Ramadan, church, and seders oh my. What religion means to me

My closest friends and family would certainly attest that when it comes to religion, I am definitely outspoken—sometimes perhaps beligerant. And although I may agree that I often vent my frustrations and annoyances I have with belief systems. I feel as if I have been misrepresented as to my beliefs. So this post is about what I do like about religion and about my personal beliefs.

First and foremost, I don’t hate religon. In fact quite the opposite. I find a lot a beauty in the rituals, beliefs, and traditions. I think its power to change people is profound. I haven’t traveled a whole lot around the globe, but I have been to the Vatican and seen the beauty of the catholic faith in person expressed through grand gesture, ritual, and breath-taking art. I have been to Bangkok and seen how Buddism fills the lives of everyone from the business executive to the taxi driver. I have entered the Hindu temples of Bali and seen hundreds of offerings everyday sitting on street corners, front doors, and beaches. I have woken to the beautiful prayer calls in Jakarta and watched as swarms of people make their way to the mosque. I have celebrated holidays with Jews, Muslims, and Christians alike–bonding over food and conversation. I’ve cried at funerals, applauded at weddings, and witnessed baptisms a plenty. All of these things remind me that religion is about the people who live with faith in their heart. Faith that life will endure. Laughter will always make you feel better, and love and compassion will conquer. It is this belief in people that led to me to my personal spirituality. Personal is the key word there as it is my belief and I don’t expect anyone else to adopt it.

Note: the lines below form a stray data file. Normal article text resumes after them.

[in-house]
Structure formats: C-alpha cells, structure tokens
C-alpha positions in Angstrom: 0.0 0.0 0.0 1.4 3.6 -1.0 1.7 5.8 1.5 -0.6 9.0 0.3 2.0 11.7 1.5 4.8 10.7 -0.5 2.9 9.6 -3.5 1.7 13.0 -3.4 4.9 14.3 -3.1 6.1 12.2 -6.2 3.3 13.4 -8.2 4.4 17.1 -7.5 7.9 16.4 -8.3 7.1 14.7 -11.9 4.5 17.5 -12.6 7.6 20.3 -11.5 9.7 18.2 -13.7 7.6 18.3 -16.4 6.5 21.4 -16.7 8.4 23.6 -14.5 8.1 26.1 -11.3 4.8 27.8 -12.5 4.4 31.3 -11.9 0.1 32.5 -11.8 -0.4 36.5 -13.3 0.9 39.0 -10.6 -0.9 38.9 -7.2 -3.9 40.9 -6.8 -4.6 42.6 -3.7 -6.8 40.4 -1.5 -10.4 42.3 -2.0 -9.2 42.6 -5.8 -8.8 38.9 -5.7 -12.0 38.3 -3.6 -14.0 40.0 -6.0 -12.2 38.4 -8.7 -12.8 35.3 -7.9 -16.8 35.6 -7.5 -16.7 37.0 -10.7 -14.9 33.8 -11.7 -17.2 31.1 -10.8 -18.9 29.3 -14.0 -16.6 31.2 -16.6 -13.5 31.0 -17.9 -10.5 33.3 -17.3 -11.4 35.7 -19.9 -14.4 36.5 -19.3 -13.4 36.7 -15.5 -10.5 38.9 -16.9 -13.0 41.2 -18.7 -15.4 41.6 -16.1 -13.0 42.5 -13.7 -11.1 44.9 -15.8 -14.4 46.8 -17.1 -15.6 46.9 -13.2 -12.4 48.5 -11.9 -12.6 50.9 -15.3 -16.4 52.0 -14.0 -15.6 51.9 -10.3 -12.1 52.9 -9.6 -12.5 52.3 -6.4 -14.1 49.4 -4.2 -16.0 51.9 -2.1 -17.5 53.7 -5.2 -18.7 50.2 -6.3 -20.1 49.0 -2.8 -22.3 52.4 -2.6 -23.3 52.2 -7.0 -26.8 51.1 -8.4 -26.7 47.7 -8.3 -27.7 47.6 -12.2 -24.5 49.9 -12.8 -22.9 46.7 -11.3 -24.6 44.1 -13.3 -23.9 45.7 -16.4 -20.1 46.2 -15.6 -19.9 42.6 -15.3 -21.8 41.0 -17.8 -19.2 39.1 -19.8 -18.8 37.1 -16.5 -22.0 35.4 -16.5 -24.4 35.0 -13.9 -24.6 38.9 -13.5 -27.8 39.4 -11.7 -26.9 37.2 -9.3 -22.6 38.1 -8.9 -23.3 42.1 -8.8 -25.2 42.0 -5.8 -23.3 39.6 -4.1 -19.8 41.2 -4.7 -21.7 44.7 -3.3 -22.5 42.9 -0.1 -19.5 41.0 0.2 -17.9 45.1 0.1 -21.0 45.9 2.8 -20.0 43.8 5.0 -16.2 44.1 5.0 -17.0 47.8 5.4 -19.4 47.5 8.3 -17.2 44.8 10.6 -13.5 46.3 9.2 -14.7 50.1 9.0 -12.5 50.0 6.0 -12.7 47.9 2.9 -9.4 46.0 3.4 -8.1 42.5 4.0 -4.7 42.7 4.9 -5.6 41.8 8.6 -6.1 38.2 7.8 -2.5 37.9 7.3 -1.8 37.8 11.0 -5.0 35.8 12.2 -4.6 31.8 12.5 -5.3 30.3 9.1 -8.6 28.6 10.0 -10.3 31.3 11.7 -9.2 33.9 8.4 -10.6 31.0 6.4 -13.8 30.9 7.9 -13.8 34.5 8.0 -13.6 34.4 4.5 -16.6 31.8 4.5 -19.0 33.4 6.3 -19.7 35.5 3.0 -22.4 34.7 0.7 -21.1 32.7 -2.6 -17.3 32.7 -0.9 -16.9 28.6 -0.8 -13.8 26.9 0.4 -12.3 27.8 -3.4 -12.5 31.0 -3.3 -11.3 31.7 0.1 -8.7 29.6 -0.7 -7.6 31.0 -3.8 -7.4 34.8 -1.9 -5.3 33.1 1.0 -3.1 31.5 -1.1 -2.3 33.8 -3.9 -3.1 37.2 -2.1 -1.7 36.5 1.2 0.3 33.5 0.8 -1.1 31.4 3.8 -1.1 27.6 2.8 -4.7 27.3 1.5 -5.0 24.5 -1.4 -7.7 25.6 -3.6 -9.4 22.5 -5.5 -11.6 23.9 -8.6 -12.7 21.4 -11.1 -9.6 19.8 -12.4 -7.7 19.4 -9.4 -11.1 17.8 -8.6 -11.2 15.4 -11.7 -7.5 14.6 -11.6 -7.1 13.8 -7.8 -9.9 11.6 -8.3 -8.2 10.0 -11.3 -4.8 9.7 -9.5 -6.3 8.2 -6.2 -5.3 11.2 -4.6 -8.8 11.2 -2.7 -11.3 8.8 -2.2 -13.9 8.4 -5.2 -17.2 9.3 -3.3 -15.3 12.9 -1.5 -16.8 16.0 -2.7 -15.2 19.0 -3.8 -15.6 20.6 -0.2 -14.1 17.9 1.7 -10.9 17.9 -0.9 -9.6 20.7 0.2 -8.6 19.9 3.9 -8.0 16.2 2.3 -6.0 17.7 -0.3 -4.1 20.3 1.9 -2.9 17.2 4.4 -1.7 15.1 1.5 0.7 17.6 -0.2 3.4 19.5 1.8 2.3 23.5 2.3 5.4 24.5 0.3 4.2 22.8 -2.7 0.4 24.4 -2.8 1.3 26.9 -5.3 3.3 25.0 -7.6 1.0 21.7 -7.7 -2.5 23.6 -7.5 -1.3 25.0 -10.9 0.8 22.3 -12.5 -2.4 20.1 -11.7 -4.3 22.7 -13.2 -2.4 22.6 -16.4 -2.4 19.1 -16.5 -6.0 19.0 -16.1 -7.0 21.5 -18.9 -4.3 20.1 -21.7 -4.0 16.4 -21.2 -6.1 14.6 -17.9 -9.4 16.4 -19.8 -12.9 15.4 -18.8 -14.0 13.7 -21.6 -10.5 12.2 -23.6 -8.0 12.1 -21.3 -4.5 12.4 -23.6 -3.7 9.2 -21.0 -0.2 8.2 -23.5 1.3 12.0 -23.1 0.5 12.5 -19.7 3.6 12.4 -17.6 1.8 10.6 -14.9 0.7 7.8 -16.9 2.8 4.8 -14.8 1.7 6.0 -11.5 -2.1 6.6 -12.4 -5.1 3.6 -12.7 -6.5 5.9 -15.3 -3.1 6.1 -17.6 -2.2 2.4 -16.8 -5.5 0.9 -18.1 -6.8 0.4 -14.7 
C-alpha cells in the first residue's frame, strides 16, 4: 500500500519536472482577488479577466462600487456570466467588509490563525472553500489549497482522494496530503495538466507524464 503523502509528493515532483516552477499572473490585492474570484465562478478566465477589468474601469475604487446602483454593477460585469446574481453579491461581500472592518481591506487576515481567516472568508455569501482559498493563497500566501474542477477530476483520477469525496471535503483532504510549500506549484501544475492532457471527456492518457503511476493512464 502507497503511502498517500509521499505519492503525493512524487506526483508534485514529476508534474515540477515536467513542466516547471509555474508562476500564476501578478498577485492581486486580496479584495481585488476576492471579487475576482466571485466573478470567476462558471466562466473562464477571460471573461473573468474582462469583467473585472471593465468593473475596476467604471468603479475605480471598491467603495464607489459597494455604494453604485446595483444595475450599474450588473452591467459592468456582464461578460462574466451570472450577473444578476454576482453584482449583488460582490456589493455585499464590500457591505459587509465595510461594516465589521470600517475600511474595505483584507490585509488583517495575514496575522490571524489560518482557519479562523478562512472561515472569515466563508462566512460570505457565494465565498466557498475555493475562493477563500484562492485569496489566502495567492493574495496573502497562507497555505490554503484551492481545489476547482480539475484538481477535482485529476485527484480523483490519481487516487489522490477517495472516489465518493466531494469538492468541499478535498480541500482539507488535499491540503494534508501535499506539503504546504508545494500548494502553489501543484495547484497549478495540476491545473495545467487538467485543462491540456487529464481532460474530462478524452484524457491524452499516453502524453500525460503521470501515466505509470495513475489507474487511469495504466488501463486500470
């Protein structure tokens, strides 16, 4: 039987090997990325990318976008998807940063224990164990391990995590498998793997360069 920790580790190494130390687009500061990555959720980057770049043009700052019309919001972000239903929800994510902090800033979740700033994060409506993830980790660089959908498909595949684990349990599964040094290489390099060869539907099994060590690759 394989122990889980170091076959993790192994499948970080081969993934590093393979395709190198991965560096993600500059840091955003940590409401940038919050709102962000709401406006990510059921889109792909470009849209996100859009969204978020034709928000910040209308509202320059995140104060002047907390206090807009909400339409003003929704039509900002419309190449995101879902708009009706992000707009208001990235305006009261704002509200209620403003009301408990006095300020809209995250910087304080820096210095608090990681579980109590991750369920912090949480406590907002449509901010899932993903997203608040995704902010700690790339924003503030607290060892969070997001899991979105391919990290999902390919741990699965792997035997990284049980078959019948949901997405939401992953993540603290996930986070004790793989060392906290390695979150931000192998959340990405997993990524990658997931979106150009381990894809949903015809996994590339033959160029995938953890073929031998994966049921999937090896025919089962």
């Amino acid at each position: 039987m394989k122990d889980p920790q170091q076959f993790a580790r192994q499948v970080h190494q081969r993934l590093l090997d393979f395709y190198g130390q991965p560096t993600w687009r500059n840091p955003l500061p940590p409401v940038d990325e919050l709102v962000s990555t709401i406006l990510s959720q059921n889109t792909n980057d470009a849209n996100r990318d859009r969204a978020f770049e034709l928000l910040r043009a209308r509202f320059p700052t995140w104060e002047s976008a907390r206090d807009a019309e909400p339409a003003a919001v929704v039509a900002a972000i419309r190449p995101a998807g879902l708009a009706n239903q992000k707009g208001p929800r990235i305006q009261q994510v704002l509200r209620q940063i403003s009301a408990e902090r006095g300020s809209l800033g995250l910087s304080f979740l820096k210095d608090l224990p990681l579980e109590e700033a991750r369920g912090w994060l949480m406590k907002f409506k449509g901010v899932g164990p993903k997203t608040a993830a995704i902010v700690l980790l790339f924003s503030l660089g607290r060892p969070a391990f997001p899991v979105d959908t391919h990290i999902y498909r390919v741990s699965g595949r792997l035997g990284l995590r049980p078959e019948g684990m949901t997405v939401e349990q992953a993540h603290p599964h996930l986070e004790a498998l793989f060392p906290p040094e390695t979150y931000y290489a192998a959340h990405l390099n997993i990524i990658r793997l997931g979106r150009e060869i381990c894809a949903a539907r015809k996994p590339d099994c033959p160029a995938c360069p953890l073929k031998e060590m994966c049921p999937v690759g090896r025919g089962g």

So what do I believe? In life period. Call it agnostic, spirituality, or atheist. But to me, living a religious life is about the experience of living, the beauty of presence, the importance of reflection, and the solace of expectation. These things are what makes life rich to me. I love the message of love my mom’s pastor preaches every Sunday. I embrace the beauty and challenge of fasting for Ramadan every year with my wife. I look forward to participating in a Passover seder with friends every spring. I whole heatedly believe in the magnitude of sharing experiences regardless of my or anyone else’s walk of life. After all, I grew up Christian, became atheist in college, became close friends with a Mormon and two Jews, and I married a Muslim. I have personally peeked into many lives and seen the ups and downs religion has caused to those close to me. It’s with that experience that I draw these conclusions. I am still young, and I am open for it to change as long as it is an inclusive change. Regardless of that change though, I will still seek out experiences and human interaction throughout my life.

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